Slum tours are a strange concept to fully grasp–the term is somewhat of an oxymoron itself. On Saturday afternoon I “toured” the slums of east Jakarta with seven others from the group, as a few of us are writing articles about economic development in the city. This particular tour has been the topic of much debate and controversy in the local press. While many view a tour through a slum to be distinctly disrespectful of the privacy of the slum-dwellers or say that it projects Jakarta in a bad light to foreigners, those leading the tour stand for exposing the truth, albeit ugly, to the world. The (rather steep) fees for our tour would be used by the organizers for their development work in the slums, so to call it simply a tour would perhaps be selling it short. We started off as many tourists would–after a big breakfast, and with an open mind.
Among the group there were varied reactions to the tour. Having recently been on a slum tour through Dharavi, Mumbai, I found myself with a constant point of comparison in my mind. In Mumbai, the tour guide was a boy who had grown up in the slum himself and had gone on to join the slum tour group. He had shown us his old school in Dharavi and walked us from one end of the slum to the other,explaining that it was a buzzing economic hub. Photography was prohibited.
On Saturday however, we were taken into the slum by guides who had no such affiliation with it. They were individuals who had set up, in a rather haphazard manner, a classroom for children of the slum in addition to this tour. The car ride to the slum was full of conversation with the chattier of the guides, perhaps due to our questions, about the different swanky malls in Jakarta. Our car dropped us off at a specific point and waited as we walked around. I started to feel uneasy and a bit unwelcome. A combination of our cameras (photography was allowed and encouraged on this tour) and plastic water bottles made us look like quintessential tourists. The language barrier between us and the slum-dwellers, the company of the tour guides who didn’t know the people whose houses we were walking by, and the fact that our car was waiting for us in a nearby alley to take us to the next stop point of the tour, instead of walking, all made me feel distinctly uncomfortable.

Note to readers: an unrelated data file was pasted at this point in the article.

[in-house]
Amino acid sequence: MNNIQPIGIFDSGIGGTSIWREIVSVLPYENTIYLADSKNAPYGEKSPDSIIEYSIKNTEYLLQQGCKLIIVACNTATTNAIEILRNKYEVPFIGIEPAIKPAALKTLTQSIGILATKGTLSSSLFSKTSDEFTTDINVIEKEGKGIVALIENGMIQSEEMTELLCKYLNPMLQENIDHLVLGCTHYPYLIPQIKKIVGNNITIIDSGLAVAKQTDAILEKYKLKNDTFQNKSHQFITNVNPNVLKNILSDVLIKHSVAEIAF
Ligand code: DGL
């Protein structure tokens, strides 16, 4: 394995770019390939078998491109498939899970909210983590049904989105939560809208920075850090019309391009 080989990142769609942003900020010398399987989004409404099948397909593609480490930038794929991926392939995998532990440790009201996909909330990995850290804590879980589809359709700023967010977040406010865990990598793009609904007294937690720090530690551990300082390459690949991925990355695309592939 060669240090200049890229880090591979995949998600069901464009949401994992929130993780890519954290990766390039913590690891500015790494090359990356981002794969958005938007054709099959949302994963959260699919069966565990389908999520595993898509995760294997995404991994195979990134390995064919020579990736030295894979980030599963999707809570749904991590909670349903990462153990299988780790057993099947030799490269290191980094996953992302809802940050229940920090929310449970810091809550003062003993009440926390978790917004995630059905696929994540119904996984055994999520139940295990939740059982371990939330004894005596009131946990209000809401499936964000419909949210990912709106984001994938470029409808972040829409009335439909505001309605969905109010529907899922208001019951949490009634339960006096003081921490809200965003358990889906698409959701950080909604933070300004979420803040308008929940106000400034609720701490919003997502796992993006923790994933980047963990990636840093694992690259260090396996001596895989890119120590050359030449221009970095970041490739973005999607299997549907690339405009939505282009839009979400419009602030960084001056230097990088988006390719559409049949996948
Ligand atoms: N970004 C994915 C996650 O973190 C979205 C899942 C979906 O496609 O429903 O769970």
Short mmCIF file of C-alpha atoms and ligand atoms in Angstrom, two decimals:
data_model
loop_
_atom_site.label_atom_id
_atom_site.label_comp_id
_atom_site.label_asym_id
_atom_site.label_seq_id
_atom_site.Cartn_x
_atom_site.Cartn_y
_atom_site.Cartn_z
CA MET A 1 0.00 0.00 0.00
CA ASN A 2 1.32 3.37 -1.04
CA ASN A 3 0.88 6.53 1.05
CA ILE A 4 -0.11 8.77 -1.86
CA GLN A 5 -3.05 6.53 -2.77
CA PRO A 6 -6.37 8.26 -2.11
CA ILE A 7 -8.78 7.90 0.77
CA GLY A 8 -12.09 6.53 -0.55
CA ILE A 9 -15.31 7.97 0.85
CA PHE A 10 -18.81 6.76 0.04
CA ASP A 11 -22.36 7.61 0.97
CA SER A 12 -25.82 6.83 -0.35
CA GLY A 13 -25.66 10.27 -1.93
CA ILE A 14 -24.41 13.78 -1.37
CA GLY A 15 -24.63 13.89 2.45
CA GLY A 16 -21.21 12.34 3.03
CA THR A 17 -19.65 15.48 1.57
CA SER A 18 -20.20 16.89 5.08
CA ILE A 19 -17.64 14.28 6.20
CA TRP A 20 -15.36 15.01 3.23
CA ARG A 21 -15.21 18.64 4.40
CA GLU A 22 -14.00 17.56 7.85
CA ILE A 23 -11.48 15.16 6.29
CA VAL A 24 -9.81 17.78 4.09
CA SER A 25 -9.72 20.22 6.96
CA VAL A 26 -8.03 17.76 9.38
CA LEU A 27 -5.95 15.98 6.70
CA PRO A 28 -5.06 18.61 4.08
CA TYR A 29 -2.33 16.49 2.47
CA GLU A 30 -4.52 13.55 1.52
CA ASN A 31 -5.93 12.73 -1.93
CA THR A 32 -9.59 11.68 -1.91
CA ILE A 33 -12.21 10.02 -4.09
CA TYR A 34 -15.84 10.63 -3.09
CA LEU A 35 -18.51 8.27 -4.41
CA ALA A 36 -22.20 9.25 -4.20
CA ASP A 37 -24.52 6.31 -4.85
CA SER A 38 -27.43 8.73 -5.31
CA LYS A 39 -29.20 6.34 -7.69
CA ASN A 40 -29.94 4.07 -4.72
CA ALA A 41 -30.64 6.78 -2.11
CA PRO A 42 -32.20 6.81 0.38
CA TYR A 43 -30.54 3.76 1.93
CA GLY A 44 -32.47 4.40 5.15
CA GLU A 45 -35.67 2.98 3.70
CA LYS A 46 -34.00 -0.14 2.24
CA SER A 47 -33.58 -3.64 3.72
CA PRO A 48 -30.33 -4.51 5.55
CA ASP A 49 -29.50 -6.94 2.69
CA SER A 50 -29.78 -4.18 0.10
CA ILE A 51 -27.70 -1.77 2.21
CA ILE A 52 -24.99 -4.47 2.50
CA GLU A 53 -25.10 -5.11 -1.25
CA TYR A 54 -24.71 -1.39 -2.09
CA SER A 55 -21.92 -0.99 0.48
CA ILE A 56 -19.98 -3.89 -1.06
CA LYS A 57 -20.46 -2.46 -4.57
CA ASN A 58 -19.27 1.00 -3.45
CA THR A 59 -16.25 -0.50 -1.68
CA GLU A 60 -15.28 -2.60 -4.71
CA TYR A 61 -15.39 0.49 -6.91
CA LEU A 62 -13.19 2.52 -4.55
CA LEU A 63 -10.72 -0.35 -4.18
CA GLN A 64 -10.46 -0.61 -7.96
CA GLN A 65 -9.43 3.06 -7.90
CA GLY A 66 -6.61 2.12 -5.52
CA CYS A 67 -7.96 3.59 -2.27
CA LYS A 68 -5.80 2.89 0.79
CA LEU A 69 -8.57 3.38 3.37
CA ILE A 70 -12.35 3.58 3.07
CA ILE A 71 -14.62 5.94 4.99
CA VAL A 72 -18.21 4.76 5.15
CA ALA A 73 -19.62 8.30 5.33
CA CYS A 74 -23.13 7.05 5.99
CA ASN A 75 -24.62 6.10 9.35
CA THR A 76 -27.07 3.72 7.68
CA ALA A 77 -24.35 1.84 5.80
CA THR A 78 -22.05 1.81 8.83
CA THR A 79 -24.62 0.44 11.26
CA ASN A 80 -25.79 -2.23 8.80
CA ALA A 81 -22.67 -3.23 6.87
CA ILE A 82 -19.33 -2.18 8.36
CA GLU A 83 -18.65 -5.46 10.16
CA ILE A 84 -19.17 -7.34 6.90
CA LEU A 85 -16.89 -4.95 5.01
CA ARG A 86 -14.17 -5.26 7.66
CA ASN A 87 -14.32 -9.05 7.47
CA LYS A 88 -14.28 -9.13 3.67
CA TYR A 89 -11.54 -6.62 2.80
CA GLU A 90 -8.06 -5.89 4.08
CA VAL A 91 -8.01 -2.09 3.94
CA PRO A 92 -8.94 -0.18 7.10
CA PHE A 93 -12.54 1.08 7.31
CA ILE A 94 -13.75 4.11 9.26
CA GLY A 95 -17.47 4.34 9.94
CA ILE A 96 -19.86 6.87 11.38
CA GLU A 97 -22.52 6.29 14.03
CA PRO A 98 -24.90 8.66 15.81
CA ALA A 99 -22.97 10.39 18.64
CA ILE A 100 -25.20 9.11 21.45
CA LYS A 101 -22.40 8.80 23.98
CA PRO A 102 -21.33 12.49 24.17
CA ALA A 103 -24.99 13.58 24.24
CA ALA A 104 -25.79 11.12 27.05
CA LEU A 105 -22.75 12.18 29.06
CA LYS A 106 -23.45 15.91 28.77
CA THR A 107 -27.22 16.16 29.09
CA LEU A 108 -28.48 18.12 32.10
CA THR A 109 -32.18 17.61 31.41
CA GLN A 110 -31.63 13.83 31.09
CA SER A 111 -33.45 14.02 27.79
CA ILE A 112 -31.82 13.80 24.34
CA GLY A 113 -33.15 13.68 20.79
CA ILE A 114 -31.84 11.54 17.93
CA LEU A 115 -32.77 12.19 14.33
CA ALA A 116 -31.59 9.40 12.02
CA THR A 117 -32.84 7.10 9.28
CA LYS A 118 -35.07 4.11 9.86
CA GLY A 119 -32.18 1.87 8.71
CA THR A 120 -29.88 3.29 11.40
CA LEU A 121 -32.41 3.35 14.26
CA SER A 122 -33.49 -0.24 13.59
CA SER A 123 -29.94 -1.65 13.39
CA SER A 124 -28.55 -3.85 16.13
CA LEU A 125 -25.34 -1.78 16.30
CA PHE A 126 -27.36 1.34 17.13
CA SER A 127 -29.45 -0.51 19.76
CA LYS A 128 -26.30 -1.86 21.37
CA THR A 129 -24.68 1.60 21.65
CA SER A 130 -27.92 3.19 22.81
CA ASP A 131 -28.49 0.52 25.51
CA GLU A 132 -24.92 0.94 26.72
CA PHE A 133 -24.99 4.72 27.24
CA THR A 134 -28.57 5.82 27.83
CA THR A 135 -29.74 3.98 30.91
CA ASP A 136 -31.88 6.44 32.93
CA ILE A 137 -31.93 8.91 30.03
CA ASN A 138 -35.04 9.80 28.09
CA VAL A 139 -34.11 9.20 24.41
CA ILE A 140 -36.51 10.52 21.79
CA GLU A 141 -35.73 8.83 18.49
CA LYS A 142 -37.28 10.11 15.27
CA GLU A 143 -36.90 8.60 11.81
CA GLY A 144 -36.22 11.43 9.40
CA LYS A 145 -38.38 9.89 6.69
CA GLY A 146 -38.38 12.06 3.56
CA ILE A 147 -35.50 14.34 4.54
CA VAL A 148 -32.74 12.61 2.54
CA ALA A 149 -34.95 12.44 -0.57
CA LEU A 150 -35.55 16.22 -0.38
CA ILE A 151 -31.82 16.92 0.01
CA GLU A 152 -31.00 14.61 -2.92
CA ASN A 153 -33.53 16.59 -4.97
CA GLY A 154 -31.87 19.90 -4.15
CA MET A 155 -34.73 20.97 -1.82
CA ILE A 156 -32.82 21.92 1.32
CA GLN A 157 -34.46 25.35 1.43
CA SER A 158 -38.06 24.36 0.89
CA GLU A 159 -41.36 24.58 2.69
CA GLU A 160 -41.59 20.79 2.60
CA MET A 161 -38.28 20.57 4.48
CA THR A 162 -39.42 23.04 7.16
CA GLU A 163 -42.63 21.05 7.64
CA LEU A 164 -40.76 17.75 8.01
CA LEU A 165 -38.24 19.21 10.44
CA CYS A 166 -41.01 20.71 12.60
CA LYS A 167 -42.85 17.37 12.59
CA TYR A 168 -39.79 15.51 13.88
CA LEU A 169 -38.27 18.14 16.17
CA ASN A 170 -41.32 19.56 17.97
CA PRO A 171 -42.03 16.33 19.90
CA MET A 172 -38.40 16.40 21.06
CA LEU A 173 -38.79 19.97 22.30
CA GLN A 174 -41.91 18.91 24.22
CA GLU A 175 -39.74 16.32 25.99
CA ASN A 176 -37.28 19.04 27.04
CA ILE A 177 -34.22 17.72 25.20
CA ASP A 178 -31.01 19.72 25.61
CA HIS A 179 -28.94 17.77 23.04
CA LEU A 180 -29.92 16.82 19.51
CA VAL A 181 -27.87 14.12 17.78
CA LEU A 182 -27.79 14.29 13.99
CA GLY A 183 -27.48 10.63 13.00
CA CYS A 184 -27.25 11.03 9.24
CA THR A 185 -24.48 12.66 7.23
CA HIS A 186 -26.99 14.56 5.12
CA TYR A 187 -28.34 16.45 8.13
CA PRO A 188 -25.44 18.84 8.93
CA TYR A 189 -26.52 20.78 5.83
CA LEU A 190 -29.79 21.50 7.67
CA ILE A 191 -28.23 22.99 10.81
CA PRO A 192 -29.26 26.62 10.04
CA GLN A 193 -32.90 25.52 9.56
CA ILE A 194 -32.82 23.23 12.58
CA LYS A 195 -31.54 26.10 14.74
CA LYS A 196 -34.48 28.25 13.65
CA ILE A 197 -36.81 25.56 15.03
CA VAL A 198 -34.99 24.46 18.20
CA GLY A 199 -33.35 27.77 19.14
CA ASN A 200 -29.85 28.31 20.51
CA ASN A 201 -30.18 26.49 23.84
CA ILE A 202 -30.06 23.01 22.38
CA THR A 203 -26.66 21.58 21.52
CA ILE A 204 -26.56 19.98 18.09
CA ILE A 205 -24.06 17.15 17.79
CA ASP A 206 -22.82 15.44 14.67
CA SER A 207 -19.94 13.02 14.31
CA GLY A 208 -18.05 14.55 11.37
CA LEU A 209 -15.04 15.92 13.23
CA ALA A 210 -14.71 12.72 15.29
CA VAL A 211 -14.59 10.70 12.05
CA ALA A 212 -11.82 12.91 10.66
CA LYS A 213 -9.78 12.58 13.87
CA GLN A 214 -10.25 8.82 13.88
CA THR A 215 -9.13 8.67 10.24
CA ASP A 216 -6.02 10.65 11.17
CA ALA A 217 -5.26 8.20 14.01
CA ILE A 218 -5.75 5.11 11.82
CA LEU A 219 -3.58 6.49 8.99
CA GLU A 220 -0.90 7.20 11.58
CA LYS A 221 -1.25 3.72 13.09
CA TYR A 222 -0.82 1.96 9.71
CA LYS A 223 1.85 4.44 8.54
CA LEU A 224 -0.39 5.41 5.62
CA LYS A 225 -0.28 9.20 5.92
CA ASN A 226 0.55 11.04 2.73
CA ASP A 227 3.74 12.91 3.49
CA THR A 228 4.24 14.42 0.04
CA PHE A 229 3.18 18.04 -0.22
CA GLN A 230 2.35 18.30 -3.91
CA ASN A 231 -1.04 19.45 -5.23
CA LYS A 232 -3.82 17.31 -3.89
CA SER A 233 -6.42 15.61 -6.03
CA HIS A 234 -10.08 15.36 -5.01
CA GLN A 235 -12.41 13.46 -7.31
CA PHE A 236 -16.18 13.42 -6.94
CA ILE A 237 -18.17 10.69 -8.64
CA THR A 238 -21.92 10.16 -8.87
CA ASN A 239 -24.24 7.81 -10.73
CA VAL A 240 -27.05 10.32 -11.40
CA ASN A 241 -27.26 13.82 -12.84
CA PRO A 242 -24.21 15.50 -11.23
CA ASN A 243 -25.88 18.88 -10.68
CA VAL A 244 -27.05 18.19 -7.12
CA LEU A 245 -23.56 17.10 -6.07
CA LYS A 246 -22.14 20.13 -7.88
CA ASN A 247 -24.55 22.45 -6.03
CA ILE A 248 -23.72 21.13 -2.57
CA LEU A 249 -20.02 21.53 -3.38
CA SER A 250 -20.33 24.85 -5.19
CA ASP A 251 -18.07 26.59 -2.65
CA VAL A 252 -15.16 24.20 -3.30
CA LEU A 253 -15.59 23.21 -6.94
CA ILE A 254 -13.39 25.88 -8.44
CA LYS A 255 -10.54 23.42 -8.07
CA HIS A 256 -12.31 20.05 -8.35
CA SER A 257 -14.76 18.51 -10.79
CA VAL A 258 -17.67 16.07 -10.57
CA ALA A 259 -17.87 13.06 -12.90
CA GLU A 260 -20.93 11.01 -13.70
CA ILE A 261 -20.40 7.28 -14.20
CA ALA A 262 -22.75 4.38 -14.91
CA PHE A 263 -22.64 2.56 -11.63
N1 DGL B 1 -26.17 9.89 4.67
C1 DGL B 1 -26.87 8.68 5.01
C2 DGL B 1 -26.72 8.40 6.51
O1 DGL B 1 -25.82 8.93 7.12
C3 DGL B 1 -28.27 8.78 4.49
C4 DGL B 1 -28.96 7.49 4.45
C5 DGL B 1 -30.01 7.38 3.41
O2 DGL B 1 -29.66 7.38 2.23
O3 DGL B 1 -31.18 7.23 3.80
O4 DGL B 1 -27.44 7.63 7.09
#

It is hard to pinpoint exactly why I didn’t feel this unease after Dharavi in December. Many factors about it were different, I suppose. There was much less of a language barrier (I am from Mumbai), no cameras, no cars. But more importantly, I think, the focus of the tour was slightly different. While in Mumbai it was more focused on the economic industries of Dharavi, in Jakarta it felt as though the guides were trying hard to create in us the sense of pathos that a slum is supposed to evoke. They constantly asked us for our opinions, but these efforts had the opposite effect on me. This was probably my last slum tour.